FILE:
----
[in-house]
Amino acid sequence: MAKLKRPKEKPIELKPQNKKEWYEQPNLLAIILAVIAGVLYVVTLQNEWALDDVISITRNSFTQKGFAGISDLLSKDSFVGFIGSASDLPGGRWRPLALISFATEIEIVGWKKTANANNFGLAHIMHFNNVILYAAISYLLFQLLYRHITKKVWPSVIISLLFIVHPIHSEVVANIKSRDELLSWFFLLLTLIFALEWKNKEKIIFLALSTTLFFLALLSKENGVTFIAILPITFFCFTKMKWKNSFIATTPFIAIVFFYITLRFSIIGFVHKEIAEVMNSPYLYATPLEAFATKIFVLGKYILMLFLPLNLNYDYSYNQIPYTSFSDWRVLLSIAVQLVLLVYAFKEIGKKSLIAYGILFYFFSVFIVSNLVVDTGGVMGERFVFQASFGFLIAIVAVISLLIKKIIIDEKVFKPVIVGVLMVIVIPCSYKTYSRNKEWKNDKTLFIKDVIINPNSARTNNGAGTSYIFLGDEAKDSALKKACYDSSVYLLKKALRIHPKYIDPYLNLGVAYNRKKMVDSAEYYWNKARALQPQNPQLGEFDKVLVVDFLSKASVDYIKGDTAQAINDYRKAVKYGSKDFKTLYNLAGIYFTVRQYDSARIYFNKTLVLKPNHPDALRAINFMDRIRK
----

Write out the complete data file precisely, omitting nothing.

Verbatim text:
[in-house]
Amino acid sequence: MAKLKRPKEKPIELKPQNKKEWYEQPNLLAIILAVIAGVLYVVTLQNEWALDDVISITRNSFTQKGFAGISDLLSKDSFVGFIGSASDLPGGRWRPLALISFATEIEIVGWKKTANANNFGLAHIMHFNNVILYAAISYLLFQLLYRHITKKVWPSVIISLLFIVHPIHSEVVANIKSRDELLSWFFLLLTLIFALEWKNKEKIIFLALSTTLFFLALLSKENGVTFIAILPITFFCFTKMKWKNSFIATTPFIAIVFFYITLRFSIIGFVHKEIAEVMNSPYLYATPLEAFATKIFVLGKYILMLFLPLNLNYDYSYNQIPYTSFSDWRVLLSIAVQLVLLVYAFKEIGKKSLIAYGILFYFFSVFIVSNLVVDTGGVMGERFVFQASFGFLIAIVAVISLLIKKIIIDEKVFKPVIVGVLMVIVIPCSYKTYSRNKEWKNDKTLFIKDVIINPNSARTNNGAGTSYIFLGDEAKDSALKKACYDSSVYLLKKALRIHPKYIDPYLNLGVAYNRKKMVDSAEYYWNKARALQPQNPQLGEFDKVLVVDFLSKASVDYIKGDTAQAINDYRKAVKYGSKDFKTLYNLAGIYFTVRQYDSARIYFNKTLVLKPNHPDALRAINFMDRIRK